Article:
The Virgin of the Panecillo in Quito is hard to miss. Located on a hill near the city center, she is more than just a statue.
“But the woman was given two wings of the great eagle, so that she could fly to her place in the dessert, where, far from the serpent, she was taken care of for a year, two years, and a half-year.” Book of Revelation 12:14
She is visible from almost every angle of the city, the mother, the guardian, the observer of Quito. The Virgen of the Panecillo stands on top of the hill (named after its resemblance to a bread roll): a crown of 12 stars on her head, her palm raised in inviting reassurance. Her hands are the size of woman, her great wings as long as a giraffe.
The winged Maria, the largest of her kind, has a great depth of legends and meanings to the city, especially considering her comparatively young age – she was officially opened in 1976. She has sparked creativity, inspiring songs like ‘El Chulla Quiteño’ and the movie ‘A tus espaldas’ (‘Behind your back’) using the statue’s pointing towards the wealthy north to discuss the social inequality between sectors of the city.
Gazing at her from the streets is one thing, but to visit the statue – to climb inside the tower, to stand on the lookout point by her feet – is something completely different.
Here you will see the view that our Maria enjoys each day, the straight white lines of the Historic Centre melting into the chaos of the modern north, fading into mountains and clouds behind.
For $1 you can enter the museum, whose first floor is an homage to the city’s female Catholic saints, like the Señora of Guadalupe, a vivid stained-glass window dedicated to each one. There are also models of each of the city’s religious buildings: a miniature Santo Domingo or San Agustin.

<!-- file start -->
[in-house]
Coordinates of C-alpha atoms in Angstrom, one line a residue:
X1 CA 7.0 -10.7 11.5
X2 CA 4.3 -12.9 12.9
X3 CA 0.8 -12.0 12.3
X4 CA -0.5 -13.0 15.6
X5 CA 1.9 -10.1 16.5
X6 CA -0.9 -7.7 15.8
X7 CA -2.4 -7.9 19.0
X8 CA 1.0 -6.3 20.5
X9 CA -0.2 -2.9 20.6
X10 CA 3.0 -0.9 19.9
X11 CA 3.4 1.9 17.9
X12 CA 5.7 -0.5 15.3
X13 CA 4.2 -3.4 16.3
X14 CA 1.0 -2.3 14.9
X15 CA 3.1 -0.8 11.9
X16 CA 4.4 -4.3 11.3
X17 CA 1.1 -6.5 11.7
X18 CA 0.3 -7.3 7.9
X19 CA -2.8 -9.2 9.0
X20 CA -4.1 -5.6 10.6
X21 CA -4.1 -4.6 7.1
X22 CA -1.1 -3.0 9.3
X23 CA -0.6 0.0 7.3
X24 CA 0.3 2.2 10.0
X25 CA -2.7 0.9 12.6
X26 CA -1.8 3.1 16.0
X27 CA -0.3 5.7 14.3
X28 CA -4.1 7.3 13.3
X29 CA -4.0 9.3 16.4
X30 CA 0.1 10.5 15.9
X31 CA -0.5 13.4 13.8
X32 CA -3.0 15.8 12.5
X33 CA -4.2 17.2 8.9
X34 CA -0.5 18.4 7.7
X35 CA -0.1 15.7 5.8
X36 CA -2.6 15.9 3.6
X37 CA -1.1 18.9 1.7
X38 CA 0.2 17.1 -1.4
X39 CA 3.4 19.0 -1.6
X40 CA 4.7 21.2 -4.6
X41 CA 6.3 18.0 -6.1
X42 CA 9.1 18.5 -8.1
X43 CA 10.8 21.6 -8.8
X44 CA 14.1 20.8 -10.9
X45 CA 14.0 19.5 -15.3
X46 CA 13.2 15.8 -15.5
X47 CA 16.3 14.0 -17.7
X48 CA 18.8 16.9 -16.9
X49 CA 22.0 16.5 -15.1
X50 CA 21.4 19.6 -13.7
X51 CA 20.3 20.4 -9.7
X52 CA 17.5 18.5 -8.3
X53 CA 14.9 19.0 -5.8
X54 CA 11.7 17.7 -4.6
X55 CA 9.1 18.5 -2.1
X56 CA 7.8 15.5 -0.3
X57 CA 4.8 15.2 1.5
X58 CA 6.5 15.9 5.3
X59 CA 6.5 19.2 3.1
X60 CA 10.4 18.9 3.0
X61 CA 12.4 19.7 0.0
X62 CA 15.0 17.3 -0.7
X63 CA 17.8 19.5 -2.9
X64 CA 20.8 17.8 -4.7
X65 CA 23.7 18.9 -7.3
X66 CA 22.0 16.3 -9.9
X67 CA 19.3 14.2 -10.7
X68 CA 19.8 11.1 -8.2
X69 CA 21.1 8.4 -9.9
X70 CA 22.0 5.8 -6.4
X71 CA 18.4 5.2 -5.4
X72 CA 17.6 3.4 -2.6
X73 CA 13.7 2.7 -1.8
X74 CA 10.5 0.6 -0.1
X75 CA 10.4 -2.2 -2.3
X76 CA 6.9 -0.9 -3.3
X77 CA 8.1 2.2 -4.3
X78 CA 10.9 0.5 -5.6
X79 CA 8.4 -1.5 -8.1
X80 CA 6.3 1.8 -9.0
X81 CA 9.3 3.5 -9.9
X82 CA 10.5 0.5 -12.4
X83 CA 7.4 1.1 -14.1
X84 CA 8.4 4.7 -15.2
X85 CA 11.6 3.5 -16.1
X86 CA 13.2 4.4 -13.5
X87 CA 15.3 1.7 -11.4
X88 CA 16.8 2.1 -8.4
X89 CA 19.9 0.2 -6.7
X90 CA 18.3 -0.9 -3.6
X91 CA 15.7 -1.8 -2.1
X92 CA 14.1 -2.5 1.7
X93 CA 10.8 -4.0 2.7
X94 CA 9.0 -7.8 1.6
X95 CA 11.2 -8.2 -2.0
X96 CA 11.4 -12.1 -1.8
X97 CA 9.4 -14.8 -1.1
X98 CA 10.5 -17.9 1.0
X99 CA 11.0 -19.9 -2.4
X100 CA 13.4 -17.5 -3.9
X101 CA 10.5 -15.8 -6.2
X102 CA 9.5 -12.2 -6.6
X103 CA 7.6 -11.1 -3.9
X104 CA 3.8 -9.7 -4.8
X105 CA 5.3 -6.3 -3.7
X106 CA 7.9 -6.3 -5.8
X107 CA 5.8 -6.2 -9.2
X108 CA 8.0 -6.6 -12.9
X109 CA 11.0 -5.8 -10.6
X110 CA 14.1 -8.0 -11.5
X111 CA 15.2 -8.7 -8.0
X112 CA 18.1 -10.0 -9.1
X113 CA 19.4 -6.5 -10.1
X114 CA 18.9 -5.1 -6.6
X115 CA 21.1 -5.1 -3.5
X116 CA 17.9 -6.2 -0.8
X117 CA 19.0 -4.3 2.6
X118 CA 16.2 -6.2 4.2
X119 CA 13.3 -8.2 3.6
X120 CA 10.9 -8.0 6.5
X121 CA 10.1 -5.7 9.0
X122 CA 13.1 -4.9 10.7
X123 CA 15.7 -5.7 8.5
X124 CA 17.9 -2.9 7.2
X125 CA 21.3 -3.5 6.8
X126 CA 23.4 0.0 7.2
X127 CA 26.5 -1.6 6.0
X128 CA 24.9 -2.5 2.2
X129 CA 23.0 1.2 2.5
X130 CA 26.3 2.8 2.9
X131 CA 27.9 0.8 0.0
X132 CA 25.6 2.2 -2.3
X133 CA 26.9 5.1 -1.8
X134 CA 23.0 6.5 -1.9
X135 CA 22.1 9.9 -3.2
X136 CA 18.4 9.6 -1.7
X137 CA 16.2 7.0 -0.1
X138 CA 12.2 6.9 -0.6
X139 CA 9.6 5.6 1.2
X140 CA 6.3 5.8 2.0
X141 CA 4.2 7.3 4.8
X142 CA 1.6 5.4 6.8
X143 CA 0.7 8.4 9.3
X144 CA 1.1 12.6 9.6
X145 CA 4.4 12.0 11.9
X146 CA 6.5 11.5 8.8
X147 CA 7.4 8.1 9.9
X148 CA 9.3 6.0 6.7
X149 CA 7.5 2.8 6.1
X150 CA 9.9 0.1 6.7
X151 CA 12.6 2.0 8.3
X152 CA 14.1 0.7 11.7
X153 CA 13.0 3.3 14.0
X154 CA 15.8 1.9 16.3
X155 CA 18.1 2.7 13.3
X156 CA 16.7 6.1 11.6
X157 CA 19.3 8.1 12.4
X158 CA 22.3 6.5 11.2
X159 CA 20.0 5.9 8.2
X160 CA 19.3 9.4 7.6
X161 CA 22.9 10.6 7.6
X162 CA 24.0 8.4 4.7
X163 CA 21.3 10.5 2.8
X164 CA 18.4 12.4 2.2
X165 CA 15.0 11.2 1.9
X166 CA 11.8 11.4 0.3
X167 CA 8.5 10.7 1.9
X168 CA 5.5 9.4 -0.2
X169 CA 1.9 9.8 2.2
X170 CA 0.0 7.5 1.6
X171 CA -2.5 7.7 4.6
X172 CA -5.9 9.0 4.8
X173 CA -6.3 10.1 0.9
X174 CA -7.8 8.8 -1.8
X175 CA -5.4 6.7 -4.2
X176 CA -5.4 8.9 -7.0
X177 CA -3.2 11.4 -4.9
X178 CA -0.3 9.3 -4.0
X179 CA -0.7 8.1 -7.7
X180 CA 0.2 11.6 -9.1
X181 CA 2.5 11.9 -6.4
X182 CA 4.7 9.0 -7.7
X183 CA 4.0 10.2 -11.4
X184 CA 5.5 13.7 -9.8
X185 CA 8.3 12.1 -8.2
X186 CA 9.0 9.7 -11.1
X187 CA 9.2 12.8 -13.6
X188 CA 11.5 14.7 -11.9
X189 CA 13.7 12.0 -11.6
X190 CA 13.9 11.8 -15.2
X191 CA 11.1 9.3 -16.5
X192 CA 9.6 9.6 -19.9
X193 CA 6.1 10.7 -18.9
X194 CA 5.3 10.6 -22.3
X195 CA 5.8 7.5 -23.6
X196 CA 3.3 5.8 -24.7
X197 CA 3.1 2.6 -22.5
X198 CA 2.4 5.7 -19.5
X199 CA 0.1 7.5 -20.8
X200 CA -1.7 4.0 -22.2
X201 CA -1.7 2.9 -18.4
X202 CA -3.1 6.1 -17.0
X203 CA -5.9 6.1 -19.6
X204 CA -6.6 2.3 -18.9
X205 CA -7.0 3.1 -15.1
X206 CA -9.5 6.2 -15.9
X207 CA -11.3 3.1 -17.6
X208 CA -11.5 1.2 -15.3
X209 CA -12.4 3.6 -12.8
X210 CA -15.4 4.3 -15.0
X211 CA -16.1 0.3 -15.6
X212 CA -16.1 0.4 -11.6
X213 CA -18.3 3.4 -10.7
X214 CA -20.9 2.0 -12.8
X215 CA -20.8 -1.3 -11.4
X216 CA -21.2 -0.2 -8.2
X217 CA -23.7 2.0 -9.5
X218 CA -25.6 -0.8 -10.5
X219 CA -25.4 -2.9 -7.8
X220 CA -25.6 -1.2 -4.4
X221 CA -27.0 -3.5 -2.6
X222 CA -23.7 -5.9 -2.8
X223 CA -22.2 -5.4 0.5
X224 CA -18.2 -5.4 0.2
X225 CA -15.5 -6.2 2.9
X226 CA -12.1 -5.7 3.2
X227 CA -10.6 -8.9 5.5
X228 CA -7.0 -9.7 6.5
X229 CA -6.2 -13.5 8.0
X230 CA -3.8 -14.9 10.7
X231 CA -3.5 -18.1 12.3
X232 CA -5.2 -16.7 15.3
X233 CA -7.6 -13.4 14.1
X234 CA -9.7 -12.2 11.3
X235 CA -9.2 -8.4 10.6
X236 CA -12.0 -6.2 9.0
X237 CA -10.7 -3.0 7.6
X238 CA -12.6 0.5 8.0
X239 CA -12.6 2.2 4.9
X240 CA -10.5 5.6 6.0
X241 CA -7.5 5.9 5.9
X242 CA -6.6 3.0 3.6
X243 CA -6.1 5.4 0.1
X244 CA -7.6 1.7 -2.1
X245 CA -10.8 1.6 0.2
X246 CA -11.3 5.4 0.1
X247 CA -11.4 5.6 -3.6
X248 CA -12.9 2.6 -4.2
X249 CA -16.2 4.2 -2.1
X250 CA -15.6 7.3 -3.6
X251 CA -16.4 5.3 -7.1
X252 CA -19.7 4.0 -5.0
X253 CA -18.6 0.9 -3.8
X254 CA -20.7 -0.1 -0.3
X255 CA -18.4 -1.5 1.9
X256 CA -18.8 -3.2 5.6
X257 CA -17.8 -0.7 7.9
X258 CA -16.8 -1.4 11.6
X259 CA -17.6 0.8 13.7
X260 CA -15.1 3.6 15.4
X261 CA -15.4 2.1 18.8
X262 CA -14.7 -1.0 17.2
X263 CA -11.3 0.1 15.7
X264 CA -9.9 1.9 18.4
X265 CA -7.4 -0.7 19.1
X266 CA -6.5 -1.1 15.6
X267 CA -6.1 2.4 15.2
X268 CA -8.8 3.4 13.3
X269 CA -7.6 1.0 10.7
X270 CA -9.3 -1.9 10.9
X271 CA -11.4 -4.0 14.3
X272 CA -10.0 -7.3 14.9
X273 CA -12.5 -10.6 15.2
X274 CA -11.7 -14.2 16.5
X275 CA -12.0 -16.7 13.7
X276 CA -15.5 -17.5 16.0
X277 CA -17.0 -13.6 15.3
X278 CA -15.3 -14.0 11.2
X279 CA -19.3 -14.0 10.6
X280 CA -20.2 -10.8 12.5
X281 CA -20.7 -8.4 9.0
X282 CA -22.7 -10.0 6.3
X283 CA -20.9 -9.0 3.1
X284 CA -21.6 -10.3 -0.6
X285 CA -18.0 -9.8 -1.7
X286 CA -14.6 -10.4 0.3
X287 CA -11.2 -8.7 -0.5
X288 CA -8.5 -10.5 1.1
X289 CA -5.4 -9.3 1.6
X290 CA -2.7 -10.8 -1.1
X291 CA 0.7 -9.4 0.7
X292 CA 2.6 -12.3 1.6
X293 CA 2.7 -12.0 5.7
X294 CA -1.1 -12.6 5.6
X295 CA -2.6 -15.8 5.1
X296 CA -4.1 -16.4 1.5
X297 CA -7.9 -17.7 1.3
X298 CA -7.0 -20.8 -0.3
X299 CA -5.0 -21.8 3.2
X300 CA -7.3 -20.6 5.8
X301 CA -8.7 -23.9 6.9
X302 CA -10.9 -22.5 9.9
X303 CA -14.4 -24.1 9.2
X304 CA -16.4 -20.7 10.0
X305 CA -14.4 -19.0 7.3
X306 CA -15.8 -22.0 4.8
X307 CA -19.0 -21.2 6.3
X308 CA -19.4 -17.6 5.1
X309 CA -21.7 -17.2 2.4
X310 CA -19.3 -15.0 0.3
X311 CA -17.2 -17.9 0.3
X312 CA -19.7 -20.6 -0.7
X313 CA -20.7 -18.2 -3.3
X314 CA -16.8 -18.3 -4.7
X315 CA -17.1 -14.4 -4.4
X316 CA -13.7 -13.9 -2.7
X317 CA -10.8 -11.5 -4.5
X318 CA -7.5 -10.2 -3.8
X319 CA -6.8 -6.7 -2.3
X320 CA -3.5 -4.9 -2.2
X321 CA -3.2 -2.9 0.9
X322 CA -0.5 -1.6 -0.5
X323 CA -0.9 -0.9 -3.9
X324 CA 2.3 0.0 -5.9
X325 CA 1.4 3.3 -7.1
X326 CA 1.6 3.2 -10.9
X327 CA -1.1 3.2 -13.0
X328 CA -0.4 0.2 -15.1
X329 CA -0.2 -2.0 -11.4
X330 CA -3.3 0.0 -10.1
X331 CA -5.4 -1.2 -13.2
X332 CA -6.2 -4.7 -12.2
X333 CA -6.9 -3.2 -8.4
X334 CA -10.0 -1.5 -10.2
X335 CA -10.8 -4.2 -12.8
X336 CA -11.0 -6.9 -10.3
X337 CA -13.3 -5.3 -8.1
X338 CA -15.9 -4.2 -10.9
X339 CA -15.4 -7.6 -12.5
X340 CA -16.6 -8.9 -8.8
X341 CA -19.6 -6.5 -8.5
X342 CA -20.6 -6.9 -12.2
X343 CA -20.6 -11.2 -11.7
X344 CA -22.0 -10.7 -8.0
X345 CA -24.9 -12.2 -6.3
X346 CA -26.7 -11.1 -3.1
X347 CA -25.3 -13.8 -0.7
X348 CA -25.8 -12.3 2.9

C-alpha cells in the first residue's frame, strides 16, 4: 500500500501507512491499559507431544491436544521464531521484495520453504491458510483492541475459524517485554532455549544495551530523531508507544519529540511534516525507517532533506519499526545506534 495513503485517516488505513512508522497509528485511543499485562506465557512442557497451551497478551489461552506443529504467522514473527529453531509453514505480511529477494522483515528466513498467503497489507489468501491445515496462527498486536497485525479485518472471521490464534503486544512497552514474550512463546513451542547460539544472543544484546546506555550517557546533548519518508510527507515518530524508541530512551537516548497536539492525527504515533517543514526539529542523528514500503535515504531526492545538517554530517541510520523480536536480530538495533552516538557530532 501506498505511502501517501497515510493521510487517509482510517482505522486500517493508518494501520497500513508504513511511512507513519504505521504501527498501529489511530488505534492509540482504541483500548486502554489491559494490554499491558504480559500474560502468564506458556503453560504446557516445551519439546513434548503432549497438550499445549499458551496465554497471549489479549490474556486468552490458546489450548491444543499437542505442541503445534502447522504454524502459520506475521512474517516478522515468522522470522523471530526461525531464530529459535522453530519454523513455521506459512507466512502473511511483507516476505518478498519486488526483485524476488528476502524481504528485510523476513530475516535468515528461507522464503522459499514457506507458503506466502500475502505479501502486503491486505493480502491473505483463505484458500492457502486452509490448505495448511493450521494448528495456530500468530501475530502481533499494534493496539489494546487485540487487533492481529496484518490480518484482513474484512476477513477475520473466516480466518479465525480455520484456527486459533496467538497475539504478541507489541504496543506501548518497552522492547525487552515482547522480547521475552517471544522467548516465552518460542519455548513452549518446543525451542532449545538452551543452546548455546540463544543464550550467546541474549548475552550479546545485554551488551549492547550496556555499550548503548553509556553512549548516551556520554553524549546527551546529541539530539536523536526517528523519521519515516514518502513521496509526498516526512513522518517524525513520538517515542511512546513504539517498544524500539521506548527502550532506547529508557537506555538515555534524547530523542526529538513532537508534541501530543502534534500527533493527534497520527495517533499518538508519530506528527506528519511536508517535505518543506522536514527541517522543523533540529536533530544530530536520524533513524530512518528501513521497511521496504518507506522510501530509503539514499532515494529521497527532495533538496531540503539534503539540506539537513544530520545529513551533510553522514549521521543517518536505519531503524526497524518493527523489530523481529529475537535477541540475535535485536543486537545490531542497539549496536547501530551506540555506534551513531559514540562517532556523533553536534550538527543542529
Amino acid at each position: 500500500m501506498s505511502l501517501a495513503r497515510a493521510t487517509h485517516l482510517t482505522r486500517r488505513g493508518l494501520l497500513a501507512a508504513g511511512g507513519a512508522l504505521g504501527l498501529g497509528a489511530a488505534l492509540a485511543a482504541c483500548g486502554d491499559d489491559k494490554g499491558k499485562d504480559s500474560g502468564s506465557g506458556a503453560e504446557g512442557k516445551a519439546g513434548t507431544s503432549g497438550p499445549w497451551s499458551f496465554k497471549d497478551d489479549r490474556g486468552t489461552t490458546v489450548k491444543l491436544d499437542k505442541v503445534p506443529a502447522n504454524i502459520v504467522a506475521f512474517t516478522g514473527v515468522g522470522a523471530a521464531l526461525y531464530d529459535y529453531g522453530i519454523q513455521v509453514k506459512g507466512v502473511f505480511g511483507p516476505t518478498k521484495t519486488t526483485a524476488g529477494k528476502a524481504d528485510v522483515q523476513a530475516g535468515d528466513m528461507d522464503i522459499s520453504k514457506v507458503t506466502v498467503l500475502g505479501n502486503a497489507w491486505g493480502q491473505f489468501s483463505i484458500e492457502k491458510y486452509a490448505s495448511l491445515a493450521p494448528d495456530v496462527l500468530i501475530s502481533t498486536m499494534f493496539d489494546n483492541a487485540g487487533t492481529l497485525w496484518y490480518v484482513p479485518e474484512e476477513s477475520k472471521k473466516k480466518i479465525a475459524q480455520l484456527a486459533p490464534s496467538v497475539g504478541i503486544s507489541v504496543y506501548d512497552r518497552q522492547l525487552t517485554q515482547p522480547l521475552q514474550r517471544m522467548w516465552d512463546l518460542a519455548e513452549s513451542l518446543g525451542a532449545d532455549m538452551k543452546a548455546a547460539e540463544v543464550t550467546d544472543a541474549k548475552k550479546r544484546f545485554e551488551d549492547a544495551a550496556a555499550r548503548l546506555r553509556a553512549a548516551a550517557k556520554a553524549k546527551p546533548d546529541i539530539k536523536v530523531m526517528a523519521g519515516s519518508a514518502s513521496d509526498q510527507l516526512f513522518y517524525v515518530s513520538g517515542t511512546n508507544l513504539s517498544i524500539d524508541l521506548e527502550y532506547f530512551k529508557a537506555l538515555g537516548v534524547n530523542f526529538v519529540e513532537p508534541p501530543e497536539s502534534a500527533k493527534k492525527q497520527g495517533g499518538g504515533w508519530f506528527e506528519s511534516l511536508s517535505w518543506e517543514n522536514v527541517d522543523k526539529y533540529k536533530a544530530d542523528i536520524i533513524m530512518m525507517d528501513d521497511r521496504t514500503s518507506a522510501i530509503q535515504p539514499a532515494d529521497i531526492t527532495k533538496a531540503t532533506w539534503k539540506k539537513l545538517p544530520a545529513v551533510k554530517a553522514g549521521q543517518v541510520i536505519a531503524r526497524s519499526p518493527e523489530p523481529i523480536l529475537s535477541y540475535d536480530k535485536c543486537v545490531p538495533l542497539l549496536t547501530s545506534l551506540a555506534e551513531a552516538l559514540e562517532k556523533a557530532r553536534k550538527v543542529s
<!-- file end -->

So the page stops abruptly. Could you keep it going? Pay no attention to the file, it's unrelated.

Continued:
You can learn about the incredible construction: how a statue of the Virgin was first commissioned in 1892 by a senator but the building did not begin until 1955. The replica of an 18th century sculpture by Bernardo de Lagarda, a key figure in the Quito Art School, was created with 7,000 pieces of aluminium – squares welded together giving the Maria a patchwork appearance from close up.
Climbing up from there, you can emerge at her feet and view the 360° vista from one of the highest points in the city.
For a city enthralled by Catholicism, the Virgen of the Panecillo is the perfect symbol of protection, prestige, and earnest piety.
Eat: Just below the statue is Pim’s, one of an upscale restaurant chain. With a view every bit as fabulous as the Virgen’s, you can stop for a coffee, a cocktail, or a long and lazy lunch.
Buy: Opposite the exhibit is a market of local arts and crafts, in German-style wooden stalls. You’ll find classic souvenirs here, from Andean-style backpacks and woollen hoodies to carved wooden ornaments and woven jewellery.
Do: If you visit the statue at the weekend, be sure to wander a few hundred metres to the south to the park at the top of the hill. This is a kite-flyer’s paradise, with the wind sweeping crafts high up among the clouds, the backdrop of the Pichincha volcano or sprawling city only adding to the thrill. You can even buy your own kite on the hill (but don’t expect it to last more than one flight).
Remember: The walk down the hill back towards the Old Town may look attractive but can be very quiet along the way, leaving visitors vulnerable. If you do decide to take the path, make sure to leave valuables with the hotel or group leader.